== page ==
Now Live: A New Thriller From Rebecka Jäger

The book is available as an Amazon e-book and paperback. The hardcover will be published on the 14th of December. Google Play e-book coming soon.

If you’re looking for a fast-paced adventure, grab your copy of Unholy Warrior.

A reviewer said: “Miss Jäger’s talent shines through in this dystopian thriller, and Unholy Warrior is not just unstoppable action, it’s a psychological battle as the reader peers into the mind of a woman who survives unspeakable atrocities. I, for one, remained enthralled from the beginning to the unexpected breath-taking end.”

Where to buy:

Buy the e-book: https://www.amazon.com/Unholy-Warrior-Post-apocalyptic-Spy-Thriller-ebook/dp/B08P9L2DVB


Buy paperback (US): https://www.amazon.com/dp/9529437005/


Buy paperback/e-book (Europe): https://www.amazon.co.uk/Unholy-Warrior-Post-apocalyptic-Spy-Thriller/dp/9529437005/

Please leave a short review on Amazon, GoodReads or BookBub.

Description:

Twenty-five years after the nuclear war, the world is still a harsh, frozen place. Second Lieutenant Rebane Nordstrom, a sniper in the ranks of a Russian elite reconnaissance unit, doesn’t know how to give up…ever. After someone assassinates the president of the European Union, the EU forces capture her and her lover. He soon disappears, but Rebane has no time for grief. She faces her worst nightmare in the form of Major Weisser, a man who commands the European Union counter-intelligence with an iron fist.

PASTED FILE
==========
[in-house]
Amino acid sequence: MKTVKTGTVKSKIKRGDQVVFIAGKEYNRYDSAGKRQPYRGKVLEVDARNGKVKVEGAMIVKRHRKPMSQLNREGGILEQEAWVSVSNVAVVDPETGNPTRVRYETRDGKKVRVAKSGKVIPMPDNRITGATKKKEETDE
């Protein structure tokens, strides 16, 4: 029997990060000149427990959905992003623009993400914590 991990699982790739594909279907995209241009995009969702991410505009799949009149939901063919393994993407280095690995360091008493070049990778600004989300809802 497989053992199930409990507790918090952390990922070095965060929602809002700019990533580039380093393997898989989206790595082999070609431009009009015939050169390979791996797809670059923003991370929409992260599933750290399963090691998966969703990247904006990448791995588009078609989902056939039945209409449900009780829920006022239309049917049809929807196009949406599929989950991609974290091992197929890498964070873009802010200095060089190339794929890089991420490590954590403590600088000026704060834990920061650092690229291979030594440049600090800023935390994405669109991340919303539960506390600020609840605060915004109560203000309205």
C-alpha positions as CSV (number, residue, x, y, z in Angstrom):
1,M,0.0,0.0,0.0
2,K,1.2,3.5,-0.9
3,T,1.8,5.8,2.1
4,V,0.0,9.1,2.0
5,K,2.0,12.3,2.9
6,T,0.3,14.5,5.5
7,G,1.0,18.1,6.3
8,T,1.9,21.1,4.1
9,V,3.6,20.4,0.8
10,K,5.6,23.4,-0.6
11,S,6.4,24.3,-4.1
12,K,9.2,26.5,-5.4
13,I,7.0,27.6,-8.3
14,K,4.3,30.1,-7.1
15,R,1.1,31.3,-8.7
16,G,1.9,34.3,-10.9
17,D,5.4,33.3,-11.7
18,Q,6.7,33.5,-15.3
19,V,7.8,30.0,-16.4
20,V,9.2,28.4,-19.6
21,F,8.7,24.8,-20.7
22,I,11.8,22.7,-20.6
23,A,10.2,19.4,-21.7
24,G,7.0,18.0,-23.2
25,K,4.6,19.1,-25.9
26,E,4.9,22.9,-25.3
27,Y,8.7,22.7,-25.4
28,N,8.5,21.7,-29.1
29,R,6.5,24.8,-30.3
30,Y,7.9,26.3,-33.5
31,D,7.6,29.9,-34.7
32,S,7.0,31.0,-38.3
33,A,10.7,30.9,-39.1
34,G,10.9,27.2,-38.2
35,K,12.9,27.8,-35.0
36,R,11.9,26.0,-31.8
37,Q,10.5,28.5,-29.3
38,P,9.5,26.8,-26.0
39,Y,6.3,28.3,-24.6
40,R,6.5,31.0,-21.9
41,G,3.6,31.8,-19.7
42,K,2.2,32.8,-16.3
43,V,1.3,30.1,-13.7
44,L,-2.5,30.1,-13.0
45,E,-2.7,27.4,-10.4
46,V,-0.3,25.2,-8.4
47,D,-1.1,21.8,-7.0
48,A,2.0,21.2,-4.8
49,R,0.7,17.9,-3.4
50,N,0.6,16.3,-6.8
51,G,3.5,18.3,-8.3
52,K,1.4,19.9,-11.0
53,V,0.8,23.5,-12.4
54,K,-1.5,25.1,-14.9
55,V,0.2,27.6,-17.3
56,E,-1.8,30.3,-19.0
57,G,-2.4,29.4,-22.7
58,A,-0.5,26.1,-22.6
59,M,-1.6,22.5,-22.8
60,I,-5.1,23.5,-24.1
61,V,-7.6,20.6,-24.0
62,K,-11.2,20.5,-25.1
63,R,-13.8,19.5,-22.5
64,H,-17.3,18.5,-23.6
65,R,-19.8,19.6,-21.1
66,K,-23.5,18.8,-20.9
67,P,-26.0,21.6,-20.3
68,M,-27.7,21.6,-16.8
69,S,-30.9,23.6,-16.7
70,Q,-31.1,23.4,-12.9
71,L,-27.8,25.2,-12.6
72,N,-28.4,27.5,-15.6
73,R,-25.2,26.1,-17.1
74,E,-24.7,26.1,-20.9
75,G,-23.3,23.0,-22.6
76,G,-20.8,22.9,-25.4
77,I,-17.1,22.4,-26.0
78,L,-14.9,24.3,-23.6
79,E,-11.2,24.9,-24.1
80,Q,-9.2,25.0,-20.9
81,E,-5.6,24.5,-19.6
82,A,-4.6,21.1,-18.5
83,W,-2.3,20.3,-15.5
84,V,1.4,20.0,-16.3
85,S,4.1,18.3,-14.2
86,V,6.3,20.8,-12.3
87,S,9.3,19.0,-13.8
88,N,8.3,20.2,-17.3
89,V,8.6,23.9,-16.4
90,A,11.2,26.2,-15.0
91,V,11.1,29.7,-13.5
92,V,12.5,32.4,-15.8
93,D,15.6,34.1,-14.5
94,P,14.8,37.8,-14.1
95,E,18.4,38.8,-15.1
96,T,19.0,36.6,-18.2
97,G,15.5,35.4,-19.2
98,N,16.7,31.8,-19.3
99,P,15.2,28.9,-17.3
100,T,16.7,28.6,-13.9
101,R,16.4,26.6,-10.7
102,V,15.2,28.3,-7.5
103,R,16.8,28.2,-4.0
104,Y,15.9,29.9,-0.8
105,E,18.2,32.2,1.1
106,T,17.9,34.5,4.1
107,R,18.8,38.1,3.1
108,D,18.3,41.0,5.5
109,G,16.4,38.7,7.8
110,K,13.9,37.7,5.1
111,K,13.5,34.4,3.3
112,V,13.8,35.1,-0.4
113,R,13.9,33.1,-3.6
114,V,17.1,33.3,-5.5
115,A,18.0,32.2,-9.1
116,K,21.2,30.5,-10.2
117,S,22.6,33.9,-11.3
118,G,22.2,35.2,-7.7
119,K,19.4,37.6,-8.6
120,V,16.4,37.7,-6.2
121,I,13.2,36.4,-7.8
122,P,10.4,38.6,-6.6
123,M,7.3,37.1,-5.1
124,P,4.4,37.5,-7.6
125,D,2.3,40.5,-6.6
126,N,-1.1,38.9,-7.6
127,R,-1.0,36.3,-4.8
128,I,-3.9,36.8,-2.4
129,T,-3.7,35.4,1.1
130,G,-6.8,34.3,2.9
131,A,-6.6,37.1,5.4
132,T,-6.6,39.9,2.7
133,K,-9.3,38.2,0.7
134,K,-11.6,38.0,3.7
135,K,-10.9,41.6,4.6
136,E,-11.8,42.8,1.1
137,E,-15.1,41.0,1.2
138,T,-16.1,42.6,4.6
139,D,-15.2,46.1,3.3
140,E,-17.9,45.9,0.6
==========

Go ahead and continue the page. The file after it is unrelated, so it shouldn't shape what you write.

Thrust into a world ruled by torture, and constant fear, the battered, weakened Rebane knows her only chance of survival is to escape from the fortress that holds her captive. Faced with certain death, she becomes an unstoppable force, and escapes the womb of hell.  But her battle is far from over. A race across the post-apocalyptic badlands starts, but the man hunting her is a force of nature. Weisser destroys everything in his path. Can the Invisible Zone—the furthest corner of sub-zero Scandinavia—wipe out Rebane’s footprints in the snow?

No woman is an island, not even one as capable as Rebane. She saves a teenager named Liva, and an alliance forms between the desperate women from the opposite sides of the conflict. As the Russian Federation and the European Union head toward the final battle for diminishing resources, Liva proves to have aces up her sleeve.

Spirit animals and ancient Nordic deities have their role in the surprise outcome of this spy thriller. Where arctic weather wipes out armies, heeding an omen can spare your life.

How To Market Your Book

Woman reading book with abstract flying items around her
Marketing is the activity of delivering offerings that have value for customers.

A while back, I asked my Facebook group for authors, which aspect of being a writer caused the members grey hair. And that’s why this post deals with book marketing. Yes, writing the damn thing took years and cost me all my spare time! But that was nothing compared to the struggle of saying in public: “This is an excellent book, and you should read it.”